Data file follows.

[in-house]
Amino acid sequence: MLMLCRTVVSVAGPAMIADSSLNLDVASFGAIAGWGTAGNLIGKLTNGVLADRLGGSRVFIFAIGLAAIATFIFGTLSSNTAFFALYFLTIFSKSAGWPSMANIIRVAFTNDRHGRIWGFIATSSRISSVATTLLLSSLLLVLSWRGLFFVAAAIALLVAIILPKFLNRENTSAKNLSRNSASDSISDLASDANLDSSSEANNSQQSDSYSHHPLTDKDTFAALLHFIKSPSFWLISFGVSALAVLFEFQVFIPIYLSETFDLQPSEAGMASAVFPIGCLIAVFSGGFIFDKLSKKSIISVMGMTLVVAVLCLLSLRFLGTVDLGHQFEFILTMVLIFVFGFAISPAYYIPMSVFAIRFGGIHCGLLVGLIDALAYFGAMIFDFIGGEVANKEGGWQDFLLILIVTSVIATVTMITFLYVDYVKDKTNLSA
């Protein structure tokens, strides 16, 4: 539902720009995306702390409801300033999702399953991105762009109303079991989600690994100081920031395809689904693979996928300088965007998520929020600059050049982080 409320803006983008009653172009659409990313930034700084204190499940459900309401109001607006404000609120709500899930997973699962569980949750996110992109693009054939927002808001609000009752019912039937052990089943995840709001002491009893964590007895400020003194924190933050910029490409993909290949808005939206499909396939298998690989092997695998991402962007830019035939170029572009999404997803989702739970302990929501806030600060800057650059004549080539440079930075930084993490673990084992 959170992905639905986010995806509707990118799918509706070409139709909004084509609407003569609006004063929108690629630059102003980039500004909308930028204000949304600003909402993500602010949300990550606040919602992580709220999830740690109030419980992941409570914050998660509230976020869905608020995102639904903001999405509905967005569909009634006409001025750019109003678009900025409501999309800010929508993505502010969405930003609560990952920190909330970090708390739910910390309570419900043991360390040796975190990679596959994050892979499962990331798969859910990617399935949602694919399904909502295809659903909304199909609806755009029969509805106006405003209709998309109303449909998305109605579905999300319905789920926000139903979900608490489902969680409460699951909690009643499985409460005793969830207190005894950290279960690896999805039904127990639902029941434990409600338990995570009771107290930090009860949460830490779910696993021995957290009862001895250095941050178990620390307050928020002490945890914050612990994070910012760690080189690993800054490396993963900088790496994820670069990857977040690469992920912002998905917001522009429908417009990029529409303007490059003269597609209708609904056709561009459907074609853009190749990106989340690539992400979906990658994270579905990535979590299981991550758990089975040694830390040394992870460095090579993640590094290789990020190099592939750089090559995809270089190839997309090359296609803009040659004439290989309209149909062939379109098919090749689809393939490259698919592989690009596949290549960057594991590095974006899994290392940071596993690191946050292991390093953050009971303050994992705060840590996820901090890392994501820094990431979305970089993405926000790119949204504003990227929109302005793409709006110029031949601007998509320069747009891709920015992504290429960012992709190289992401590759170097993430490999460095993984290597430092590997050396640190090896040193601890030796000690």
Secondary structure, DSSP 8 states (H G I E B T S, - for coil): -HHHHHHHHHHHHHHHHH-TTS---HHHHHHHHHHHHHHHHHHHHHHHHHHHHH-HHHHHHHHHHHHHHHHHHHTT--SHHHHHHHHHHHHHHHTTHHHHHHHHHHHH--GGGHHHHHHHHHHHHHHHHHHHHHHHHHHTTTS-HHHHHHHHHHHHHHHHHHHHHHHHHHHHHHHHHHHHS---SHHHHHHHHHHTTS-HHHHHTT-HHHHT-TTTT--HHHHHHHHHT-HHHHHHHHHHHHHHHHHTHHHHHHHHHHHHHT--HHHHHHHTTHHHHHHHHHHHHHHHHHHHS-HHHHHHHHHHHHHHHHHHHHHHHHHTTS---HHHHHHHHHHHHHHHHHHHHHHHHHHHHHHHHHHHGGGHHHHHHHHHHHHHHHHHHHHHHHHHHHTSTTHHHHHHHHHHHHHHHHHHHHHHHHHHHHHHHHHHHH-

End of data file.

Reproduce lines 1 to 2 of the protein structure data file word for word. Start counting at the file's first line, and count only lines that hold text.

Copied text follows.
[in-house]
Amino acid sequence: MLMLCRTVVSVAGPAMIADSSLNLDVASFGAIAGWGTAGNLIGKLTNGVLADRLGGSRVFIFAIGLAAIATFIFGTLSSNTAFFALYFLTIFSKSAGWPSMANIIRVAFTNDRHGRIWGFIATSSRISSVATTLLLSSLLLVLSWRGLFFVAAAIALLVAIILPKFLNRENTSAKNLSRNSASDSISDLASDANLDSSSEANNSQQSDSYSHHPLTDKDTFAALLHFIKSPSFWLISFGVSALAVLFEFQVFIPIYLSETFDLQPSEAGMASAVFPIGCLIAVFSGGFIFDKLSKKSIISVMGMTLVVAVLCLLSLRFLGTVDLGHQFEFILTMVLIFVFGFAISPAYYIPMSVFAIRFGGIHCGLLVGLIDALAYFGAMIFDFIGGEVANKEGGWQDFLLILIVTSVIATVTMITFLYVDYVKDKTNLSA